Due to its broad sweeping nature the Kentucky Education Reform Act garnered much attention nationwide. KERA was seen as a progressive and bold attempt to restructure education statewide and soon after was the inspiration for other states to attempt similar changes. The Kentucky Department of Education website claims that Kentucky's students are learning at a higher level than anytime in the state's history. [7] The Department of Education has also seen progress on the state's own CATS testing since they assessment has been in place, stating:

  • "With few exceptions, the percentage of Kentucky Core Content Test (KCCT) novice learners at all school levels has decreased, and the combined percentages of proficient and distinguished students has increased each year since CATS' inception in 1999. Steady improvement is therefore shown in content-area academic indices since 1999, although some content areas show greater improvement than others."

The Department of Education also claims progress in ACT scores. In a press release from August 13, 2008, the state cited the fact that number of students taking ACT courses and exams is rising as progress. The composite ACT scores for 2008 came to 20.9, a .2 increase over 2007's 20.7. You can view the entire press release here...

Critics point out that the progress on the ACT is actually very small. As of the 2008 ACT report only 19% of Kentucky's tested graduates fully meet the ACT's benchmark scores in English, math, reading and science reasoning that signal complete preparation for college.


In recent years, KERA has come under scrutiny for the fact that many legislators seem to have lost faith in the reform they began in 1990. Many efforts have been made since then to amend the reform, resulting in considerable instability in the results. For example, Mathematics Portfolios were used from 1993 to 1996 but were then disbanded after vigorous protests by parents and teachers. In 1998, the original assessment program, called the Kentucky Instructional Results Information System (KIRIS) was disbanded after the legislature lost confidence in the results. More recently, evidence has appeared that grading standards in the KIRIS replacement, known as the Commonwealth Accountability Testing System (CATS) have been lowered in order to give the appearance of reaching goals. Education analyst Richard Innes published a report entitled Is The Dream Of KERA Over? in which he discusses a problematic situation in 2004 when the Kentucky Legislature passed House Bill 178, thus "creating a watered down secondary General Educational Development (GED) program for Kentucky’s public schools. Innes cites HB 178 as an example of the state education officials losing faith in the Kentucky Education Reform Act. [8]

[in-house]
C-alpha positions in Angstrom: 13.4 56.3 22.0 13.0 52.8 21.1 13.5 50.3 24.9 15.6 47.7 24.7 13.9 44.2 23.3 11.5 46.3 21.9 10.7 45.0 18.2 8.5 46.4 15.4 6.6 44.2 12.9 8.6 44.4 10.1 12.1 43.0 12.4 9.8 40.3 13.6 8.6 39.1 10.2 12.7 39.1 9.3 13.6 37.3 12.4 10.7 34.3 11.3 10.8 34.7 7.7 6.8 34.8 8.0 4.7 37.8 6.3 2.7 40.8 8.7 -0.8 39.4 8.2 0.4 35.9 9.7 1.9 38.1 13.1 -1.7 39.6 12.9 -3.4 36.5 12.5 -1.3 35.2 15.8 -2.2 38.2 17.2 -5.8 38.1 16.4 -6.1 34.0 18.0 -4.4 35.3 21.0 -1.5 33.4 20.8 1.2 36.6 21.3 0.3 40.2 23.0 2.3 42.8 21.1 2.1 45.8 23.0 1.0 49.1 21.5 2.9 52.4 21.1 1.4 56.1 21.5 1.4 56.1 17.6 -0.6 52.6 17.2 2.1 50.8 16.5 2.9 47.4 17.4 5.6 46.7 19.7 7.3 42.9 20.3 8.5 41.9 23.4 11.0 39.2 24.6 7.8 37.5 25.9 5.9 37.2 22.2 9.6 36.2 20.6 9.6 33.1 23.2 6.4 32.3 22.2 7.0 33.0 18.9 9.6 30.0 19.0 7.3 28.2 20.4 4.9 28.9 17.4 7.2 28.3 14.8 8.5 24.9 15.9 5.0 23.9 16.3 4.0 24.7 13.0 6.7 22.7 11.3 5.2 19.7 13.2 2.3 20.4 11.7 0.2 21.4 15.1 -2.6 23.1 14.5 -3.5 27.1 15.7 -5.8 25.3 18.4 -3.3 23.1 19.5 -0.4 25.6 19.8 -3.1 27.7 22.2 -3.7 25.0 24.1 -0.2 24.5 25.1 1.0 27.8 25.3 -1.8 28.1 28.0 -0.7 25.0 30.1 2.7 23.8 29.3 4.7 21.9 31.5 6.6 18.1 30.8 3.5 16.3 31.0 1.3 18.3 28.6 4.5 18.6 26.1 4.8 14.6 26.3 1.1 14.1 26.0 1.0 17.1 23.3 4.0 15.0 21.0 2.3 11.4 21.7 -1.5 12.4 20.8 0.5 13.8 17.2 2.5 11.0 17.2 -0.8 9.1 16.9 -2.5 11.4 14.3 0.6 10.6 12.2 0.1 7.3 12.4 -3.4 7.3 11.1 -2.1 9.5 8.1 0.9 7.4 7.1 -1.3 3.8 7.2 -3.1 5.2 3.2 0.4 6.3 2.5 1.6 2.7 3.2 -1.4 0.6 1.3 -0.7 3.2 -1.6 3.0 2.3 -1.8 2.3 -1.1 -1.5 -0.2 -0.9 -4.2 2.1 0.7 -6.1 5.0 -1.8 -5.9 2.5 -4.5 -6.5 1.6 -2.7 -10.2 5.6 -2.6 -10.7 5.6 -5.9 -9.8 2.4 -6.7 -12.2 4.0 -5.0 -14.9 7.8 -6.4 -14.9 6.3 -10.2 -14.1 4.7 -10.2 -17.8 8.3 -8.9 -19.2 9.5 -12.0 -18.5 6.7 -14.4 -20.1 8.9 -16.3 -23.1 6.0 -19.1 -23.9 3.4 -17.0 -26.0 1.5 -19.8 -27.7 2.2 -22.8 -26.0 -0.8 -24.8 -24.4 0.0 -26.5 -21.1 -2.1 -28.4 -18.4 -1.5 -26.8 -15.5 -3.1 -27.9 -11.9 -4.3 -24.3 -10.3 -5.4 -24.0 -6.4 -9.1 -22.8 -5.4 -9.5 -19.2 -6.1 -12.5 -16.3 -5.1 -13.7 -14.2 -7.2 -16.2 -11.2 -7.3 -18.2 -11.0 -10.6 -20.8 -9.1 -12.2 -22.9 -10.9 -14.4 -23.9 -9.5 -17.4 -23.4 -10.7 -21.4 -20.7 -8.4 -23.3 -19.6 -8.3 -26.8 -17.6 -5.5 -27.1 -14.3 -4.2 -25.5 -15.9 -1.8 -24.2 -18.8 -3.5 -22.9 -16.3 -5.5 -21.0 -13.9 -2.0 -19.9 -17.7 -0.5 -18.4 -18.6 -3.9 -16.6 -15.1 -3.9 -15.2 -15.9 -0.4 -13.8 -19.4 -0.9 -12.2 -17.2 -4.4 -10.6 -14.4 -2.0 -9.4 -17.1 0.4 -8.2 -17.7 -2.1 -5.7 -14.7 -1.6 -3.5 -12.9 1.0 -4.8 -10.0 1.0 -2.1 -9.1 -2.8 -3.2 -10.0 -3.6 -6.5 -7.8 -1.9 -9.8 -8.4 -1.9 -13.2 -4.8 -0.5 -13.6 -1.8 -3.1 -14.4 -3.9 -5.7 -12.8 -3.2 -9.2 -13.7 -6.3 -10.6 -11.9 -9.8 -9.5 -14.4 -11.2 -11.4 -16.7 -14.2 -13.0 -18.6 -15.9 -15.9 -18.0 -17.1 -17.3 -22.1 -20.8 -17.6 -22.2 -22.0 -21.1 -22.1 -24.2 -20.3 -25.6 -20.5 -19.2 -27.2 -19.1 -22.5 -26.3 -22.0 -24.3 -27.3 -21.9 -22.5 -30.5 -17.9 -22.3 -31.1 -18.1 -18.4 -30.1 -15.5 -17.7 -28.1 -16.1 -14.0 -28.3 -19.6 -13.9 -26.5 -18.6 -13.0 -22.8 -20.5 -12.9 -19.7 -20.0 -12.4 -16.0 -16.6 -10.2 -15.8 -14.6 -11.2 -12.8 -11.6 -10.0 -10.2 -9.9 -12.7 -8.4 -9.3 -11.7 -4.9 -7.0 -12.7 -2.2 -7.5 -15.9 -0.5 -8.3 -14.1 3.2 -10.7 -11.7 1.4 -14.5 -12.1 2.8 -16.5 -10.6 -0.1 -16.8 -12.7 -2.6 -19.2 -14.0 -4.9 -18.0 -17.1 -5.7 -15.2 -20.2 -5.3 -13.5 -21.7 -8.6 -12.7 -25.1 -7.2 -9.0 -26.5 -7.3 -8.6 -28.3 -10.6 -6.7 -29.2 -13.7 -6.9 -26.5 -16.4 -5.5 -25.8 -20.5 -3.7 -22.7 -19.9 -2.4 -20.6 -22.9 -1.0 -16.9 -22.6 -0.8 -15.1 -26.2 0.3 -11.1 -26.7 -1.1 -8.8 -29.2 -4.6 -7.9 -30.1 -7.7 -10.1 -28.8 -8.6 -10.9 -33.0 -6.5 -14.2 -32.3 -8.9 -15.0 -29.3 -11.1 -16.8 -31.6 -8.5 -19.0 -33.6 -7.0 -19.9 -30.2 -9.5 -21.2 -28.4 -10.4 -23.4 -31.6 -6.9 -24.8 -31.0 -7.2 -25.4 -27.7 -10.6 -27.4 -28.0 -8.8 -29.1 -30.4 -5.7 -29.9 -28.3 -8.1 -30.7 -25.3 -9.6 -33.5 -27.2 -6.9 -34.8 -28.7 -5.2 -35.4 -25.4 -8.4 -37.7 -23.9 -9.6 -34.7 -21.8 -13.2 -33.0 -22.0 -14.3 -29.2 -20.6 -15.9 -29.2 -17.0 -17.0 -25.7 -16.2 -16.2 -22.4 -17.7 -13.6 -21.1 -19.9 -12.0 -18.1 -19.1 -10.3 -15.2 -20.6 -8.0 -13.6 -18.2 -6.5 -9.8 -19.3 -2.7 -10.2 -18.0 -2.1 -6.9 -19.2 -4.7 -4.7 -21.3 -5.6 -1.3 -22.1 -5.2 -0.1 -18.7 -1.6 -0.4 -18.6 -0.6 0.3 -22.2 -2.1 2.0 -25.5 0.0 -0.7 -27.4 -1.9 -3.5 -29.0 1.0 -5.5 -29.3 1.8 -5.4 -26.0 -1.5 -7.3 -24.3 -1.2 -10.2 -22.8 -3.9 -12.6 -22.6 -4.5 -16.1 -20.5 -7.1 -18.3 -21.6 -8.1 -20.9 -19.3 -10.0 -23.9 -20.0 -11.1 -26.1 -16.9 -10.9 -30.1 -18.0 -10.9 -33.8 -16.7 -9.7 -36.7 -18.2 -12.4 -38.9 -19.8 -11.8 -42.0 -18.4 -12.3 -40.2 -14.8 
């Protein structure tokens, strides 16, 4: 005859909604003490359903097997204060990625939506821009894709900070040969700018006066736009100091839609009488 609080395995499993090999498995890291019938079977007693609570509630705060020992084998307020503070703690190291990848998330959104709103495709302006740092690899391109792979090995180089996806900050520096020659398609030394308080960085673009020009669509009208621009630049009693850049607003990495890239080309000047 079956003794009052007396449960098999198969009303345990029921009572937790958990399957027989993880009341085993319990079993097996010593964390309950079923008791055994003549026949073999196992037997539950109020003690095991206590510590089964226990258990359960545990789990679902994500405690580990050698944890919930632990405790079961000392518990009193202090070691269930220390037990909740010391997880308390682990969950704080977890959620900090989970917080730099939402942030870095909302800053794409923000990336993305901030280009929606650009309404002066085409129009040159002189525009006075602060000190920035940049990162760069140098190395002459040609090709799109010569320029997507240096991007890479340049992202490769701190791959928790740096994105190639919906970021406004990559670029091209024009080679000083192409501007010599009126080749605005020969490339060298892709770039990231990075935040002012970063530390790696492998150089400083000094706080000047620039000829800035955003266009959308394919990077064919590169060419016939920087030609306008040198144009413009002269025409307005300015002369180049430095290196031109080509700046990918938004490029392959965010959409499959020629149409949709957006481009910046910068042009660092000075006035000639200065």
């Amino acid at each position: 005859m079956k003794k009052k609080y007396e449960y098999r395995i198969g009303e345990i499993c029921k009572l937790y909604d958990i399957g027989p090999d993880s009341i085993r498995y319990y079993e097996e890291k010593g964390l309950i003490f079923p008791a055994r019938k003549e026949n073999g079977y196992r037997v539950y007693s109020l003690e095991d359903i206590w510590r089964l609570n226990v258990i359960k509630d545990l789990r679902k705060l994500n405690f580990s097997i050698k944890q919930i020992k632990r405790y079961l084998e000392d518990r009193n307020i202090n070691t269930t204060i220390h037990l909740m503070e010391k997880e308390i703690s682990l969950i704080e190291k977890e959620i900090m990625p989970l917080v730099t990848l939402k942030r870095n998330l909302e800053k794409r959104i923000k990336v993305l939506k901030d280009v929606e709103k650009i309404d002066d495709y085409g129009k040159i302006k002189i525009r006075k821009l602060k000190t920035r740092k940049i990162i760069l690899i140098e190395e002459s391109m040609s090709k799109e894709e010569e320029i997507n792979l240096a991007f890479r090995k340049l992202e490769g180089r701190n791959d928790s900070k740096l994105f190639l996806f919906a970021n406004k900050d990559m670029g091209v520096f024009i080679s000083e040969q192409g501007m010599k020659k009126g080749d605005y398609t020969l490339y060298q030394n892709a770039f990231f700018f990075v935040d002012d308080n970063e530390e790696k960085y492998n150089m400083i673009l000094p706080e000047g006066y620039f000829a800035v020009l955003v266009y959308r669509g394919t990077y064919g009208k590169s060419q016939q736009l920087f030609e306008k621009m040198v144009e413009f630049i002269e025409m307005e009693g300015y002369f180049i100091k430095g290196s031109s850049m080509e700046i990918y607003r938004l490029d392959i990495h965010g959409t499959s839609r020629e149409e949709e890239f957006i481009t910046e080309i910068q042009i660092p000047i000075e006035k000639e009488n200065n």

Site Based Decision Making

One significant criticism of KERA is in regards to the qualifications needed to serve on the School Based Decision Making Councils. Critics feel that 6 hours of training for someone without any previous education experience does not qualify them to make decisions related to allocating school funds, determining curriculum and discerning the credentials of teachers and principals.


Critics question whether teachers can truly be held accountable for what students learn. Critics also point out that by design there is no individual teacher or student accountability in the CATS program. In fact, due to basic CATS' design features, the data at the classroom level probably is too inaccurate to support teacher accountability.


KERA is accused of neglecting many of the basics of education while favoring a more vague goal of preparing students for the "economy of the future". [9] When KERA began, many education fads took hold in the official state program. These included Progressive education theories about math that critics termed "fuzzy math" and a hotly contested reading program generally known as "Whole Language Reading." Parents were told that students no longer needed to know the multiplication tables or how to do long division. Educators also assured us that well organized reading instruction in the fundamentals was unnecessary as students would learn to read naturally. These concepts have since been discredited by scientific research examined by the National Reading Panel in 2000 and the National Mathematics Advisory Panel in 2008. However, many Kentucky teachers who trained during the early days of KERA still cling to these out of date ideas. Because teacher training in general does a poor job of preparing teachers to read and understand research, these teachers are themselves inadequately prepared to absorb the results of the better research now available.


See Also


  1. University of Kentucky KERA pageaccessed August 12, 2008
  2. KERA on Wikipedia accessed August 12, 2008
  3. An Evaluation of the Kentucky Education Reform Act William H. Hoyt accessed August 13, 2008
  4. Legislative Research Committee School Based Decision Making Bill accessed August 13, 2008
  5. KERA Assessment Tools (CATS & KIRIS) accessed August 13, 2008]
  6. Kentucky Dept. Of Education CATS webpage accessed August 13, 2008
  7. Department of Education "Proof Of Progress" accessed August 13, 2008
  8. Is The Dream Of KERA Over? Richard Innes
  9. Local Economic Conditions and Kentucky's Education Reform Act (KERA) Stephan J. Goetz accessed August 13, 2008